Windows 2k/XP Workstation
User Settings Recovery

If you are running Windows 2000 or Windows XP, and if your domain controller goes down, or if you want to switch domains but FORGET to "save your settings" using the 'User Settings Transfer Wizard', or you don't have access to the 'User Settings Transfer Wizard', you are not up the proverbial creek without a paddle. Your settings aren't lost, they're simply stored where you cannot get to them... easily.

There IS a way to get them back. Really. And now I'm going to tell you exactly how I do it. This doesn't guarantee it will work for you. The caveat here is that you ARE messing around with the internals of Windows, specifically the registry settings, and you could render your system unusable if you are not careful and/or do not know what you are doing. That being said, I'm leaving the responsibility of the consequences of the following procedure in your hands. I cannot claim responsibility for anything that might result from following this procedure, in its current (or in a modified) form. That necessary disclaimer and warning being said, let's get on with 'how I do this'.

To begin with, you need to join (or re-join) your domain. The domain controller must be running (properly) and configured with the appropriate users, and with the user placed into the appropriate groups. You must also know an 'adminstrator' level password with which you can join the domain, AND with which you can make adjustments to the user settings.

Next, you can attempt the following procedure. Do not leave any steps out, or you can end up losing your user settings.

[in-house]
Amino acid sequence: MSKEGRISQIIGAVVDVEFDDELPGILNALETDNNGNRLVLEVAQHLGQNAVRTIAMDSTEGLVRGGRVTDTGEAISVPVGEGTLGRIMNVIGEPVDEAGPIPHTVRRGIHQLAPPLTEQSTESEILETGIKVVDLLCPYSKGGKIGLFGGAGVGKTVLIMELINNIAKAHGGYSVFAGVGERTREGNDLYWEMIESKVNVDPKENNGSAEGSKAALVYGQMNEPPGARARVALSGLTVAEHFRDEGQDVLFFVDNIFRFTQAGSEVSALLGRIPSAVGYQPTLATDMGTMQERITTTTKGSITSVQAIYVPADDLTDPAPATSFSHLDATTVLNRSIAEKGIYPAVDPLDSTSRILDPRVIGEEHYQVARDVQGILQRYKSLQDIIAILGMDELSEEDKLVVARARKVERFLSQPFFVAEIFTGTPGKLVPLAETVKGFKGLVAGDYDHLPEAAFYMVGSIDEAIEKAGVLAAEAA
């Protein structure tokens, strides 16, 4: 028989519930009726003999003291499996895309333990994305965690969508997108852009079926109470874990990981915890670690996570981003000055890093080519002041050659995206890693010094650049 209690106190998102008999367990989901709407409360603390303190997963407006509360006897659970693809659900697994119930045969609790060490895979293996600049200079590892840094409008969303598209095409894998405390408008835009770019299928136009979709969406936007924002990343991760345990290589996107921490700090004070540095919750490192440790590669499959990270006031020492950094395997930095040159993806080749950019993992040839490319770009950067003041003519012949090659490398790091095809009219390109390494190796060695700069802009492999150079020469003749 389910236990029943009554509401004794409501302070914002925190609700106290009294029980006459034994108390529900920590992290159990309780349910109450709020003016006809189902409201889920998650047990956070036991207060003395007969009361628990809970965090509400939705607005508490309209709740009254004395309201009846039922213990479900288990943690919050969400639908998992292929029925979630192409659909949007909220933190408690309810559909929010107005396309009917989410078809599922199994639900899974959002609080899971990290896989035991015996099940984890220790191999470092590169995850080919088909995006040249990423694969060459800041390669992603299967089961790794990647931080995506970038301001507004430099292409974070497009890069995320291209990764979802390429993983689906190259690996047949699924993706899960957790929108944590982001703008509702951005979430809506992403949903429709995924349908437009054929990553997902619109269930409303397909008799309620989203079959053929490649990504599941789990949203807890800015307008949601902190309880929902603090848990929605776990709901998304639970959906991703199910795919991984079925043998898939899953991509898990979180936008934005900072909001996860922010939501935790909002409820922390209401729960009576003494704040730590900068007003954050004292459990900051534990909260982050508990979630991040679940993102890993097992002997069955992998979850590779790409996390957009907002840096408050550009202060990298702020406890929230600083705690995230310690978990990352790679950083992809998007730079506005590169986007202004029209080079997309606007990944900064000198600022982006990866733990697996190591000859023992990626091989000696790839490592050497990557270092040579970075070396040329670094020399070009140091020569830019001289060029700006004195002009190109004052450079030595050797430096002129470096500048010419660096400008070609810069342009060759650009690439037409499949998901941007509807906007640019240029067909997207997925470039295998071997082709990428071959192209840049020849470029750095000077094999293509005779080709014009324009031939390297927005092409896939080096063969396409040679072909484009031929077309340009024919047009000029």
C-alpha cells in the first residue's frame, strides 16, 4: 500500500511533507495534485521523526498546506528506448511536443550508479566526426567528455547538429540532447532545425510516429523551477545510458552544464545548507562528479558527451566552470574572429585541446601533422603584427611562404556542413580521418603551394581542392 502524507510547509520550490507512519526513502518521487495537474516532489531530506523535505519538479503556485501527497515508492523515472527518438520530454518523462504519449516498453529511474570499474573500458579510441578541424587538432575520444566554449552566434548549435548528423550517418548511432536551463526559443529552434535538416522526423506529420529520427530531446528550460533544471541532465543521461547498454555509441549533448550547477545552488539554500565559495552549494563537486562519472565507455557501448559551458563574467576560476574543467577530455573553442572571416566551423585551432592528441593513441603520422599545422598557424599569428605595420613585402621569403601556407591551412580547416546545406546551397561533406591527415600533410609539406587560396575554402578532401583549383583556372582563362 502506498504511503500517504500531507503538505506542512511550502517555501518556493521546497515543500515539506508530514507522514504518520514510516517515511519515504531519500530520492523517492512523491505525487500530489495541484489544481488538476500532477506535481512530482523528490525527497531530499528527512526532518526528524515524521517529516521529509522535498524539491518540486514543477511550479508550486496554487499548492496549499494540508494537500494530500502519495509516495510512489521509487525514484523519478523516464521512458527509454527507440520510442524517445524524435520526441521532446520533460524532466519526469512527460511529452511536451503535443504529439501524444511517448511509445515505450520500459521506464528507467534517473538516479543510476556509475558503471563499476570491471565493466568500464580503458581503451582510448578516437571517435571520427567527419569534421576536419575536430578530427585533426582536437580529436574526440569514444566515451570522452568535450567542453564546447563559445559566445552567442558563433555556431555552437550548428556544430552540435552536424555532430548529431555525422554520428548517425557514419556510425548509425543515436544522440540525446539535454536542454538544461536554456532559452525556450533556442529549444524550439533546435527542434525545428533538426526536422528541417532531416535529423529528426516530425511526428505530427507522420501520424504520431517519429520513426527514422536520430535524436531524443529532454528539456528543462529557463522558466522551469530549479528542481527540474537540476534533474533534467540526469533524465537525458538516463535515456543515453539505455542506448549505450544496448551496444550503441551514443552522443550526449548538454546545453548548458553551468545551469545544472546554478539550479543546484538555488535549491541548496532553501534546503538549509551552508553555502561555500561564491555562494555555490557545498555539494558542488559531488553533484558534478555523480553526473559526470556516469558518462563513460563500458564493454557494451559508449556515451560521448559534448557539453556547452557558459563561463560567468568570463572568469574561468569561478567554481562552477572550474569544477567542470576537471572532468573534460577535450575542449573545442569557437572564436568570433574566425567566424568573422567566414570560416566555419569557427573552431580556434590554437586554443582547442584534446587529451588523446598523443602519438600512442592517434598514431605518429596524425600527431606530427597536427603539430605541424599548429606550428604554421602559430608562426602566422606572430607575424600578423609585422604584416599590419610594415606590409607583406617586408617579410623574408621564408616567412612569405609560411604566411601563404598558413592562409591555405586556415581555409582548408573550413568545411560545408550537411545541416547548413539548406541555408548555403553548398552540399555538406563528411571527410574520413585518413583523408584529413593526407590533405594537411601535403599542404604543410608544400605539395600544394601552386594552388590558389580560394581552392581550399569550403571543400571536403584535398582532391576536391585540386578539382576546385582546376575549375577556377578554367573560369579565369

1. Log in as the user that you want to recover. New settings will be created. Make sure you select 'local profile' if a roaming profile was not in use before (if it was, your settings were being stored on the domain controller, and they may be lost forever if you do not have them 'cached' locally). You can view the profile type by right-clicking the 'my computer' icon, choosing 'properties' (if no 'my computer' icon is on your desktop, use 'control panel' and select 'system'), and selecting 'Advanced' and 'User Settings' (for Windows XP) or 'User Profiles' for windows 2000. This will at least list YOUR profile, for which you can use 'change type' if it's "roving" (so that it will be stored locally).
    NOTE: if you want a roving profile, you can change it back later
  2. Once you have successfully logged in (and changed your profile type to 'local'), the files will be stored 'somewhere'. To discover where this is, right-click the start button, and choose 'explore'. The explorer tree will reveal the path for your user settings. If you don't like the directory name, don't worry, you can change it later.